It does not say so.


I think it is absurd hypercriticism for the honourable Member to select one particular word in one particular clause and place upon it such a construction. It does not require a lawyer to understand this point, for anyone can read it as a whole, without seeing the particular limitation for which the honourable Member seeks to argue, which is not included in the Act, which must be taken as a whole. It is not an oversight, and it is a very hypercritical suggestion, if I may say so without offending the honourable Member opposite; it looks like a criticism made in the absence of a better argument, and it is a construction in which I say that the honourable Member is inaccurate. Now, the last point is on this question of control in which he says the Committee have gone beyond the recommendations of the Royal Commission. Now, we have not gone beyond those recom- mendations, for we have neither gone beyond them nor outside of them. The Bill in its present form does not deal with the question of control from beginning to end. That is absolutely outside this question altogether, and I would ask the honourable Member, who has considered this matter carefully, on what point this question of control is raised in this Bill. Speaking perfectly frankly, I cannot see that the question of control is raised in this Bill in any single clause. If that is so, my honourable Friend will admit, I think, that merely to introduce a provision with reference to the question of control when that subject is not dealt with in the subject matter, would not only be very bad drafting, but would be a very bad way of dealing with an Act of Parliment. Now I think I have dealt with all the points raised by the honourable Member opposite. We very much regret, as I said at the outset, that he was not present at the Committee, and I hope he is satisfied, although there may be differences of opinion upon various points, that all the technical points he has raised have no weight, and that on those other points, although he may not agree with the determination we came to, they certainly do not constitute a case in which the decision of the Committee ought to be put aside, or upon which there ought to be a recommittal of the Bill.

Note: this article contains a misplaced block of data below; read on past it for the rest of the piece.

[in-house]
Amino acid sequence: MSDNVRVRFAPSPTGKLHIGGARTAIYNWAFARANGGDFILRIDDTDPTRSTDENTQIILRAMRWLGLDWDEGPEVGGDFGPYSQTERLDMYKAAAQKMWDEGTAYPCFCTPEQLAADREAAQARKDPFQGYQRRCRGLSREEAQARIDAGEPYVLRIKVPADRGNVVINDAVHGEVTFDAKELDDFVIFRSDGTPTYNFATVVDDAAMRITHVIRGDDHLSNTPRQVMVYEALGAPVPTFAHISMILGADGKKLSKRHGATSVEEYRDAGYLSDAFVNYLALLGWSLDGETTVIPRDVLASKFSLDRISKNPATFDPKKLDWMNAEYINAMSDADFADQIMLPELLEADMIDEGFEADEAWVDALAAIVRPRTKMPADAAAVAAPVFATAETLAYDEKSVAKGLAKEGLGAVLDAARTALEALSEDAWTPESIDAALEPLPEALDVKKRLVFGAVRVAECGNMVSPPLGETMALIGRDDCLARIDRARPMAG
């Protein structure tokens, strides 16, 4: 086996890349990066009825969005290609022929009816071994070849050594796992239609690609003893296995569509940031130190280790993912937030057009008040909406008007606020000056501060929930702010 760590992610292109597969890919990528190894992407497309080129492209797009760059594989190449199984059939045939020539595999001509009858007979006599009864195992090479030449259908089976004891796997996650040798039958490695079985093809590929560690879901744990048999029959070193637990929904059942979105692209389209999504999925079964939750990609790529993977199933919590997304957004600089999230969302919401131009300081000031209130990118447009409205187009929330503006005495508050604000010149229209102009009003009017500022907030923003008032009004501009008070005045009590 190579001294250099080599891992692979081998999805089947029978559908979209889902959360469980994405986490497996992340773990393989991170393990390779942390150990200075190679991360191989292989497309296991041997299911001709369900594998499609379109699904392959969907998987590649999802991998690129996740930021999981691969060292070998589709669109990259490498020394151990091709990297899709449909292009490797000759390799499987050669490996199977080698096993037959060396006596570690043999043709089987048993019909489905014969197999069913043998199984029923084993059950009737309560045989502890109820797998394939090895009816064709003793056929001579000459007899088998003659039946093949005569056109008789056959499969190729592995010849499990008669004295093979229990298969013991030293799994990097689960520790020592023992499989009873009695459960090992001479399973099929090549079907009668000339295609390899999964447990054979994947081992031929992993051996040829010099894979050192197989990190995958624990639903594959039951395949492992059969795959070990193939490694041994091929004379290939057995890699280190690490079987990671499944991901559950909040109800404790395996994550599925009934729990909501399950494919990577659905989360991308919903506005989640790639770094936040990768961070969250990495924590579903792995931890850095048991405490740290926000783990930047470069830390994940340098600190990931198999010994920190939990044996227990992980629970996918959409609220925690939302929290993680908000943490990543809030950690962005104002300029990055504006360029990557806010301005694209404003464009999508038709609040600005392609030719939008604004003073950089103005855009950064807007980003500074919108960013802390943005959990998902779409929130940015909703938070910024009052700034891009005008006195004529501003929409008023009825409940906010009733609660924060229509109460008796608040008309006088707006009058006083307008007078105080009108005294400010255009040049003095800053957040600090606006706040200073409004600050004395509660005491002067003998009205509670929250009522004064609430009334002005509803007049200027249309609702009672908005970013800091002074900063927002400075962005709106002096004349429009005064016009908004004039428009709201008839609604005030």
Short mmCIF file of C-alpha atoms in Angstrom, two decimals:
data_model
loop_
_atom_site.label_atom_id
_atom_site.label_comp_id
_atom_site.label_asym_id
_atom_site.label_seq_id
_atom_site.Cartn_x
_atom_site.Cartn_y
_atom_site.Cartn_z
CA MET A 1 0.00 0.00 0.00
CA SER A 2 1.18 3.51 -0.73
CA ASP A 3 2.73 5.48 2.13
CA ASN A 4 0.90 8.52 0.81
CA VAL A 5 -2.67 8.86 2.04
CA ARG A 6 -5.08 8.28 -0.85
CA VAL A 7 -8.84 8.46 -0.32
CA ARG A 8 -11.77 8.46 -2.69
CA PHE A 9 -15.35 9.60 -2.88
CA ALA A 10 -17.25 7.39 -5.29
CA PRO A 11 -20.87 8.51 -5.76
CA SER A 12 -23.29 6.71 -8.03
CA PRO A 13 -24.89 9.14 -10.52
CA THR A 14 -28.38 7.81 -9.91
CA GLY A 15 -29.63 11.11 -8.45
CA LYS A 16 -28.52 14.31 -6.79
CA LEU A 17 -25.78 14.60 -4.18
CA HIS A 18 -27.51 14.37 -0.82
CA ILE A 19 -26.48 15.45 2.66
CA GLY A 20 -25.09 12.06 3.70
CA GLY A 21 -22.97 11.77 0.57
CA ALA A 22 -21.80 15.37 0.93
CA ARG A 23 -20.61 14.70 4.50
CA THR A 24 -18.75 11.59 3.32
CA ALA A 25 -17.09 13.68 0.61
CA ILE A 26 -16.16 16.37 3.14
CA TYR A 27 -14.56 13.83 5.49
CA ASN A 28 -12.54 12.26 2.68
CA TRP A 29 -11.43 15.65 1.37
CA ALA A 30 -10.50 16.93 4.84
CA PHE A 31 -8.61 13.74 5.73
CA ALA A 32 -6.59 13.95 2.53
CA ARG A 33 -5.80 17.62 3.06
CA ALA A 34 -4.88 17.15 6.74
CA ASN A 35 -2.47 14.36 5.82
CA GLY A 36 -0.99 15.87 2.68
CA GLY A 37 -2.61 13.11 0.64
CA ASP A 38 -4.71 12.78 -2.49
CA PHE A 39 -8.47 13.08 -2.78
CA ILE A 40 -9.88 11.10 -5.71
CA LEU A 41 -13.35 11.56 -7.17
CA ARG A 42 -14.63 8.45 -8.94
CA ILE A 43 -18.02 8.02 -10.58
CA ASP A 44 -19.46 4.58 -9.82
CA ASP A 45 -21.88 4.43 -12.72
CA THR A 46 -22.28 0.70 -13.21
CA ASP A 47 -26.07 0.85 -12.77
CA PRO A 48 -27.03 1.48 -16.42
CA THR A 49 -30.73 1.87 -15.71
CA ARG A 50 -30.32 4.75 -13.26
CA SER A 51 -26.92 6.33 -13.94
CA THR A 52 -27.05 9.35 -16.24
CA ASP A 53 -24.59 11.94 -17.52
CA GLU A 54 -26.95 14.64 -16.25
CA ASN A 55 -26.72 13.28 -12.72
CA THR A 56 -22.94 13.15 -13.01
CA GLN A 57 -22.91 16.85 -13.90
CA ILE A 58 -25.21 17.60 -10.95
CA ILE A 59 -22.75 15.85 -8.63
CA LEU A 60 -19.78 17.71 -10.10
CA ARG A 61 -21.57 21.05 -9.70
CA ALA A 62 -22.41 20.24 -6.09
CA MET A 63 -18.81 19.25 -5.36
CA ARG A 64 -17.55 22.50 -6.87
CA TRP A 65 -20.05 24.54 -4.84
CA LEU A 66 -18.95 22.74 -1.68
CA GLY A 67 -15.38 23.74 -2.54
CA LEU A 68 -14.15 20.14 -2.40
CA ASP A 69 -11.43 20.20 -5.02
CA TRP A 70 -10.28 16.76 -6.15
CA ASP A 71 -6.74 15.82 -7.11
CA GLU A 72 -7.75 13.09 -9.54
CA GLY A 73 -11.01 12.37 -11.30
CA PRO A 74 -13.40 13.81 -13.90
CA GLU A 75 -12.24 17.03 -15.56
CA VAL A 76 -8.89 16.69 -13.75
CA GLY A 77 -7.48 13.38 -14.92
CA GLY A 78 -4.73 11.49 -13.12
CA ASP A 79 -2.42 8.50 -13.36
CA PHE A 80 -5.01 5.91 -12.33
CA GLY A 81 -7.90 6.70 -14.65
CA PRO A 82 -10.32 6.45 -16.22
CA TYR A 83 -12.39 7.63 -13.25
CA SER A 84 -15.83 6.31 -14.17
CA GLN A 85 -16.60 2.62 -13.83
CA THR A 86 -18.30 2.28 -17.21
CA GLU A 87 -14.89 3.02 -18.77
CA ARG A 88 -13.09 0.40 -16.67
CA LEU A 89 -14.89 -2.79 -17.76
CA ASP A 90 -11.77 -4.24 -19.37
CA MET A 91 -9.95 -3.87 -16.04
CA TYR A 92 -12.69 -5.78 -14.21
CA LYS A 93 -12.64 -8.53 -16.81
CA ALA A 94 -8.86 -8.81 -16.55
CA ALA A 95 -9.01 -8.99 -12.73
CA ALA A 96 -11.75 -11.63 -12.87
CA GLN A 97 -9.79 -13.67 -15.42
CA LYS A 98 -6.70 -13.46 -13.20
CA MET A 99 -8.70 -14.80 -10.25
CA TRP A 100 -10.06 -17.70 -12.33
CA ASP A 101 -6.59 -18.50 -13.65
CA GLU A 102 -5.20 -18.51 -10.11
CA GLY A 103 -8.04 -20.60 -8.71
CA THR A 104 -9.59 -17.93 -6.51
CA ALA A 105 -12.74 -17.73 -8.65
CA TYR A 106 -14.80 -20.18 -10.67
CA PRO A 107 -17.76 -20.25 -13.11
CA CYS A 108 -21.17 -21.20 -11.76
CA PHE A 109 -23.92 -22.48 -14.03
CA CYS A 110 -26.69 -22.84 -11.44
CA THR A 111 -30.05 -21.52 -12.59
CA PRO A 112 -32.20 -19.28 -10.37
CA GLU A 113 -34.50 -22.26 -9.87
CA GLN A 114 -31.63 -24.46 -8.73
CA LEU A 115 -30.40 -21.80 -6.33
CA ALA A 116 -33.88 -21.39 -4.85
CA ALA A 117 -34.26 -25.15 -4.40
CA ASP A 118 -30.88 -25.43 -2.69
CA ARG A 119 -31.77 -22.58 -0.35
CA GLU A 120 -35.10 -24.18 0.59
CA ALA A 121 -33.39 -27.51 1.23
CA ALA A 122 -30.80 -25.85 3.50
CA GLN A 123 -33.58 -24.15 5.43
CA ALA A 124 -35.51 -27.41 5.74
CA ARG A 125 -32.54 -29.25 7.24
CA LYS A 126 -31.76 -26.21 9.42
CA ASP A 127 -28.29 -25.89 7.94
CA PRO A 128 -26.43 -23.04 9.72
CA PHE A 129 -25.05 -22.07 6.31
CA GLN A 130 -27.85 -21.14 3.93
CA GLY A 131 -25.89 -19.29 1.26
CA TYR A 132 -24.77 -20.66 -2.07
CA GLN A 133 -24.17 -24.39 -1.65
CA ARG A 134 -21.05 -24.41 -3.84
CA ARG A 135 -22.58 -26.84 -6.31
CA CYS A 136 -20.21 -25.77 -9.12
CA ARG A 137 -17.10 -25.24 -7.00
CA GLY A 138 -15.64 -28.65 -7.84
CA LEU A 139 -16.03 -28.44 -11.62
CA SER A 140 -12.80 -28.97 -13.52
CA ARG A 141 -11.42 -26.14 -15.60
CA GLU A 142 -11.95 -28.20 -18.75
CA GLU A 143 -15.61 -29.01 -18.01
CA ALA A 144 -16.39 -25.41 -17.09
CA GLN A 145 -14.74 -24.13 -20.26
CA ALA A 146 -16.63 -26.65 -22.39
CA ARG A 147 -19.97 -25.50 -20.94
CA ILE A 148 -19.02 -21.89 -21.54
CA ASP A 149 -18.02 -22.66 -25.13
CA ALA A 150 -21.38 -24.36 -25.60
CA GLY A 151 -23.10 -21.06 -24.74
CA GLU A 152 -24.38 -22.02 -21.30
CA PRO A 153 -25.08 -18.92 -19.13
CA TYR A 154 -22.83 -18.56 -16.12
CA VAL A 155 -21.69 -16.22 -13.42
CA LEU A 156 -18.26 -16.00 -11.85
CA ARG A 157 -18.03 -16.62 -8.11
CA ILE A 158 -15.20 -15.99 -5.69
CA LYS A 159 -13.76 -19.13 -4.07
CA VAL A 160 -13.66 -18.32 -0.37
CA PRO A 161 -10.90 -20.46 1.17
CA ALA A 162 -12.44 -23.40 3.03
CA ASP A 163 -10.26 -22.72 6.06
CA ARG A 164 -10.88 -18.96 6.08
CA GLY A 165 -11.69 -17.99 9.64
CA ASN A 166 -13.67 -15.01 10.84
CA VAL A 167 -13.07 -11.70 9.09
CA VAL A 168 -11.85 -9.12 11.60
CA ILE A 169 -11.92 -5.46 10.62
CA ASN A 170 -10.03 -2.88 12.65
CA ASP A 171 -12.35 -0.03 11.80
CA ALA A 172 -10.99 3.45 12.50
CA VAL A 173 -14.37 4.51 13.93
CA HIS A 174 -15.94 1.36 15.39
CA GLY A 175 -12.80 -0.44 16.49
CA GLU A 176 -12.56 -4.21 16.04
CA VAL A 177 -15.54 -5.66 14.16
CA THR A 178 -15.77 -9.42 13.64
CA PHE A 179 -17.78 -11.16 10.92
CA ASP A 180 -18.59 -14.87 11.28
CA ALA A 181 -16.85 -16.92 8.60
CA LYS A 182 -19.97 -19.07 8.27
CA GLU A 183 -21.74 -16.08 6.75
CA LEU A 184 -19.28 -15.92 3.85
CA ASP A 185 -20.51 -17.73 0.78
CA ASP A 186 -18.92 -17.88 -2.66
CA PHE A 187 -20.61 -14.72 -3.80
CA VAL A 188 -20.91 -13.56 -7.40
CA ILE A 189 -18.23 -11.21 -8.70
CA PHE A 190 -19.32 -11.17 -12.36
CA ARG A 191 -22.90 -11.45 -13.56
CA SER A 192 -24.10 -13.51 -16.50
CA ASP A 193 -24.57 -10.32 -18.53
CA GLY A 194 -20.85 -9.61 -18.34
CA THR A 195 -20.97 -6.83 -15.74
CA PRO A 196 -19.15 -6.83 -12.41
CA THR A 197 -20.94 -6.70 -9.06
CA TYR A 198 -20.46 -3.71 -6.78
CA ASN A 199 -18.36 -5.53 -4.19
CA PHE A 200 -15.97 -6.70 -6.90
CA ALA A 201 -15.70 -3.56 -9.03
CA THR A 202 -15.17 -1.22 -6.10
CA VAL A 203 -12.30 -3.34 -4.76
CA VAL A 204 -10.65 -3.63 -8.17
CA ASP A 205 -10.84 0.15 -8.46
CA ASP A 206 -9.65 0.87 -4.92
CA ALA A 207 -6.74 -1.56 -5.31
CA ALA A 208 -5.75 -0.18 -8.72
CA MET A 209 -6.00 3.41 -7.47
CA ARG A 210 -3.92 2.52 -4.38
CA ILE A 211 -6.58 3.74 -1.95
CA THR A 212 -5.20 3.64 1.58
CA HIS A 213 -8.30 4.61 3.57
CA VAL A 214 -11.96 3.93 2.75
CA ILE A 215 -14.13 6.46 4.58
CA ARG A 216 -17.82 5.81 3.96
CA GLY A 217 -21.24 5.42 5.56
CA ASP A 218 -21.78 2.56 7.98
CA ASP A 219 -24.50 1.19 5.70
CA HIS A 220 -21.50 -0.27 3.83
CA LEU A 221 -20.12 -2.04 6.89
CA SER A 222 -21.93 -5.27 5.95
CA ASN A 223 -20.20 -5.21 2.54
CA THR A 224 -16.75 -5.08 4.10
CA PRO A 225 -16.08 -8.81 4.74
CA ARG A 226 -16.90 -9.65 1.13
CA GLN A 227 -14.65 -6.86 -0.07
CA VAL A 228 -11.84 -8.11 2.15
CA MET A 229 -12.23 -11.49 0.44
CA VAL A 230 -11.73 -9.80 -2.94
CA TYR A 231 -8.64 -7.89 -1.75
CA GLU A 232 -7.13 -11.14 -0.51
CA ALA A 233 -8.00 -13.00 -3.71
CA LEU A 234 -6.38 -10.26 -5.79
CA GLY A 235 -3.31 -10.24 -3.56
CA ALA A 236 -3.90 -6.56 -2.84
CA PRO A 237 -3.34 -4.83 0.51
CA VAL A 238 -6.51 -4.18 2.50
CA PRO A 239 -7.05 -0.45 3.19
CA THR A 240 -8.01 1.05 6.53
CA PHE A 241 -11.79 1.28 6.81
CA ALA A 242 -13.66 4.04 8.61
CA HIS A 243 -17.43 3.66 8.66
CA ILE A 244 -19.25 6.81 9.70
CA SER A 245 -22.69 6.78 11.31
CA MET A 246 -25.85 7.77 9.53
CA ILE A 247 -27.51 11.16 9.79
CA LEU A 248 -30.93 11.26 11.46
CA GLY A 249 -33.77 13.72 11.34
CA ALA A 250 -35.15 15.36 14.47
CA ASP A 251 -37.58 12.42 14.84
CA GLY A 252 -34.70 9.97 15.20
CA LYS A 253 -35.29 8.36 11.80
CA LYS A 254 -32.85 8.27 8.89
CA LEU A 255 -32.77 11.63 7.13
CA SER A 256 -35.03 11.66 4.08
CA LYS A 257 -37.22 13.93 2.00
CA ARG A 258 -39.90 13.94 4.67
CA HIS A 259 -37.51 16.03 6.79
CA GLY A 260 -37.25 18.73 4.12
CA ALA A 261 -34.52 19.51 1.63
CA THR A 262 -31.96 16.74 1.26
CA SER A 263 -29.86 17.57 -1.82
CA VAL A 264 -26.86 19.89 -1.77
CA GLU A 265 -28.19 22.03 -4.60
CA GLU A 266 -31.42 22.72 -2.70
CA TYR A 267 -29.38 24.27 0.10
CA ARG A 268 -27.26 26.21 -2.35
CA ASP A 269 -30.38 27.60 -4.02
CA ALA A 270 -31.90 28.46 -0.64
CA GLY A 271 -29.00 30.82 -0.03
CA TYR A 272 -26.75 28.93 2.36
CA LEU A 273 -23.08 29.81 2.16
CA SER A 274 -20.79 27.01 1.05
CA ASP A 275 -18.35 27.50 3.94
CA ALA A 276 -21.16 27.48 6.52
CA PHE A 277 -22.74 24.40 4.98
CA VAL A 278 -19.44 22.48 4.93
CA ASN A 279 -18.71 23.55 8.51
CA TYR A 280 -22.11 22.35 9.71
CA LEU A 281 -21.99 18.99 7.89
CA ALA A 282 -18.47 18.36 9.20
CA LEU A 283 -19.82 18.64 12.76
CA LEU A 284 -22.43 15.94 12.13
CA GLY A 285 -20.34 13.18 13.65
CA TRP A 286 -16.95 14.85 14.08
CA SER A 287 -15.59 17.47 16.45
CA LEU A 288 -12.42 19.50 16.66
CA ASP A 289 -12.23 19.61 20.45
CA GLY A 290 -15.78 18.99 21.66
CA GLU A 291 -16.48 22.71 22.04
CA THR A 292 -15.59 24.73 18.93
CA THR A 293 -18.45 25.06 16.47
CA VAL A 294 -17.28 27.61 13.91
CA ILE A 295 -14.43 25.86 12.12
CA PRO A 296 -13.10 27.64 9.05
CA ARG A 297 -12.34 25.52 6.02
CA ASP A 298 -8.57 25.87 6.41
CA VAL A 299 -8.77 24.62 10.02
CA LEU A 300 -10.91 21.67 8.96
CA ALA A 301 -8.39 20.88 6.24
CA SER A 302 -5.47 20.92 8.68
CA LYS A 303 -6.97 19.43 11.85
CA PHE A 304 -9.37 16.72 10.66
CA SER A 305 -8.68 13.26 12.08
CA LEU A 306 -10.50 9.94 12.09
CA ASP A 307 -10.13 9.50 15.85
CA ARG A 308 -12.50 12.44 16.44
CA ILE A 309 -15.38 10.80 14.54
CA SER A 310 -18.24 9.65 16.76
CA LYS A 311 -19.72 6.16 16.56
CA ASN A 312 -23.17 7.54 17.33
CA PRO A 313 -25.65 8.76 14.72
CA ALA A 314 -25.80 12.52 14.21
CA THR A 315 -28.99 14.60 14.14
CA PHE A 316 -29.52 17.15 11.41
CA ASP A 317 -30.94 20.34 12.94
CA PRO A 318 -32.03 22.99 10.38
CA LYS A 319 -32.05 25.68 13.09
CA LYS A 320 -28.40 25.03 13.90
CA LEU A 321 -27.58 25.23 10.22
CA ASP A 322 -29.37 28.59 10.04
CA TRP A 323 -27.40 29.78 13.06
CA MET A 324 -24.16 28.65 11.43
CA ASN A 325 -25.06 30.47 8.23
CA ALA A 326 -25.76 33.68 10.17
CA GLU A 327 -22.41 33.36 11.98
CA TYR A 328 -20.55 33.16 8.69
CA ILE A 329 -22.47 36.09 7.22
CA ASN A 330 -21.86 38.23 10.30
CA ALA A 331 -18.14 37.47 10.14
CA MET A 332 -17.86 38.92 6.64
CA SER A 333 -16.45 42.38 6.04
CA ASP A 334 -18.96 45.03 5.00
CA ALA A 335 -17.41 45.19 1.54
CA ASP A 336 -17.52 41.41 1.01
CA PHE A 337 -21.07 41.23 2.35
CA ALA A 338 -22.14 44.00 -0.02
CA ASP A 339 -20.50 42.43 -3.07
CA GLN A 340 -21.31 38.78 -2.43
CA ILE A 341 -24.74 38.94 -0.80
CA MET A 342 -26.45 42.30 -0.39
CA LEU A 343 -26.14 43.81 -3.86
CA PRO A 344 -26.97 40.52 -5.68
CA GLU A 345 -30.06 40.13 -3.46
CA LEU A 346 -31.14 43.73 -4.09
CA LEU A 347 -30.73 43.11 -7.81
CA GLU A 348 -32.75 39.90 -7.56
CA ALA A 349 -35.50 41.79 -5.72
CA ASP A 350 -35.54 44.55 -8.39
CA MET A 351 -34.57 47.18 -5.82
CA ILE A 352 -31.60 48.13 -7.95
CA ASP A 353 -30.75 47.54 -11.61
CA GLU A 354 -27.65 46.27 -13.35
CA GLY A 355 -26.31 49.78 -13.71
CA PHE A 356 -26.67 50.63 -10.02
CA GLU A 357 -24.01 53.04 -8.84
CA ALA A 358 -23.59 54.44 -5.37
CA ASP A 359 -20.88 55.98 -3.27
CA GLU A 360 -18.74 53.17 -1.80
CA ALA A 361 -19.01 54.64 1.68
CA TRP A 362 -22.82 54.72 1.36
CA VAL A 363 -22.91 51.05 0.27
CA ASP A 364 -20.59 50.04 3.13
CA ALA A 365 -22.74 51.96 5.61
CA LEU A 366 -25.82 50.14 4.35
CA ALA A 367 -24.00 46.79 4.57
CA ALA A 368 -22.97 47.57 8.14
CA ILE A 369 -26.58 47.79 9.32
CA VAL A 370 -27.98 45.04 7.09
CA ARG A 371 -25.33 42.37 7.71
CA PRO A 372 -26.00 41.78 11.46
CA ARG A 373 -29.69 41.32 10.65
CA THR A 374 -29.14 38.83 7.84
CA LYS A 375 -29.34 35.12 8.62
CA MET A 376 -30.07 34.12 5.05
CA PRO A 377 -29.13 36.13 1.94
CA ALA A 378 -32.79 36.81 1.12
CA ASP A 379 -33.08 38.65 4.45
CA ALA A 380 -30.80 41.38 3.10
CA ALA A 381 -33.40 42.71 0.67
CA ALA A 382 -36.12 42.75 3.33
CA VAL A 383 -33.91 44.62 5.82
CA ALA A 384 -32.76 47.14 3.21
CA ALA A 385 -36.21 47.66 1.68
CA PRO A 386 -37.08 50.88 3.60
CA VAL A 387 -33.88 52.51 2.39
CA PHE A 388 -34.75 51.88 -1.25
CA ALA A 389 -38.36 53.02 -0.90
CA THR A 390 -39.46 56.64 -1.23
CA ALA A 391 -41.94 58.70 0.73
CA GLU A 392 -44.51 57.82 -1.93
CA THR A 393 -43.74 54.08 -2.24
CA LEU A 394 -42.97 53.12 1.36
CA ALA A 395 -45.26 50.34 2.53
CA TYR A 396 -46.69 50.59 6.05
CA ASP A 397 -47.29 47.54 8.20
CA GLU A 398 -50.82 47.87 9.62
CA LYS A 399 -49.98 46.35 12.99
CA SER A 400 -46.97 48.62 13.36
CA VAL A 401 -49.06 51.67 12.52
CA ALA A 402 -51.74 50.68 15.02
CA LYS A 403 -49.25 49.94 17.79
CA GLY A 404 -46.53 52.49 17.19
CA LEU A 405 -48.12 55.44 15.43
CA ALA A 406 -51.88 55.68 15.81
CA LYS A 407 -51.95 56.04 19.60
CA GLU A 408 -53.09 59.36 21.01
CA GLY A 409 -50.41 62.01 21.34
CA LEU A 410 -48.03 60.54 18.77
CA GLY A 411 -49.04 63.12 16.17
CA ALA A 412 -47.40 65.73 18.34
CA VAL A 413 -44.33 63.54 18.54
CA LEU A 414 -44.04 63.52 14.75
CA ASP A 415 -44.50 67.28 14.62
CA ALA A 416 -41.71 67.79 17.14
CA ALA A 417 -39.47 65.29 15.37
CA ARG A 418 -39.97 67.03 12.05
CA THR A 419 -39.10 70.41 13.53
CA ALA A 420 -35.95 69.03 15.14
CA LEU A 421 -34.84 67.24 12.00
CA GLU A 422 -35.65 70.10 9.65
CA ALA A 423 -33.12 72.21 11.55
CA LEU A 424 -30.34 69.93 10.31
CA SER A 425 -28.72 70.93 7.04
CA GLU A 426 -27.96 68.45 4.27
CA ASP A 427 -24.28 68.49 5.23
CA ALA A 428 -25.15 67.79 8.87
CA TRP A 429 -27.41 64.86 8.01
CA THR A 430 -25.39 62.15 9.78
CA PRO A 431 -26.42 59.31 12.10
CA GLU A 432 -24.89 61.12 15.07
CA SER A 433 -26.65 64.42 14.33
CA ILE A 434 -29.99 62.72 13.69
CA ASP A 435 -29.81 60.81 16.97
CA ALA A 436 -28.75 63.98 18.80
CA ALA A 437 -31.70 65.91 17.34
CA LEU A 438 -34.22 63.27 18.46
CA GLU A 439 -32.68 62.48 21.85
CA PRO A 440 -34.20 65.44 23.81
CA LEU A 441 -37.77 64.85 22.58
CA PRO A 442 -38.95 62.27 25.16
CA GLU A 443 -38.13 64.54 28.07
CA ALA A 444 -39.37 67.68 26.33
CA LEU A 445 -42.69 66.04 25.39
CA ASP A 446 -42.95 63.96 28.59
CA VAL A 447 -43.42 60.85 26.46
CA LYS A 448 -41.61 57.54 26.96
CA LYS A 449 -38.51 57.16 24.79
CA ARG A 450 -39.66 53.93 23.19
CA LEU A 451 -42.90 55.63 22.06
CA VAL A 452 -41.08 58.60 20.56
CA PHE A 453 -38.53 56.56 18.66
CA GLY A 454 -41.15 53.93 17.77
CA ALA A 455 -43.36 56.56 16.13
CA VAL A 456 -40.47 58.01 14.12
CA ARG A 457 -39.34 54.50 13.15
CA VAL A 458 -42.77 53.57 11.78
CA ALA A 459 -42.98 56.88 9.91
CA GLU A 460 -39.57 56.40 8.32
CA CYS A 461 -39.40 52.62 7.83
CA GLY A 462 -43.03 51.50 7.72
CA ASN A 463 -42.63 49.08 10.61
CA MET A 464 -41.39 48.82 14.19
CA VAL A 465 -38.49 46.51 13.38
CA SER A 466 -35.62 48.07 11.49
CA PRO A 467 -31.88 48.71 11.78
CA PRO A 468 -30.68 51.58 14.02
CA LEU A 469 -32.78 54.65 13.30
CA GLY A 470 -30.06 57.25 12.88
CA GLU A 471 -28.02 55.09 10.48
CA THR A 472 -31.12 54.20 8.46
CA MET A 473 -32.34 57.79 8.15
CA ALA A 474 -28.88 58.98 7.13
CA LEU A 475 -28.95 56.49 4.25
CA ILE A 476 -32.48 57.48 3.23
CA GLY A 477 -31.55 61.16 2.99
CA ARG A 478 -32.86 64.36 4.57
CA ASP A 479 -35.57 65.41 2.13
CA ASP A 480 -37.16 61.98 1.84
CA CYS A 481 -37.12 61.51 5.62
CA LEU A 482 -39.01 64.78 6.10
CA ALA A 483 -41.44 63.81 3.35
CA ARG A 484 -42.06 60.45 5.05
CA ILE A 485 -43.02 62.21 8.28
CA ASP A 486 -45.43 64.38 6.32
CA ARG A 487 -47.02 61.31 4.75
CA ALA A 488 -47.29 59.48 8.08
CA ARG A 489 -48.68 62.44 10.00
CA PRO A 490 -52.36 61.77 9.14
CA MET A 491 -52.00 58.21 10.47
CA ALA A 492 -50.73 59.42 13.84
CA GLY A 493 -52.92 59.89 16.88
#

MR. BUXTON (Tower Hamlets, Poplar)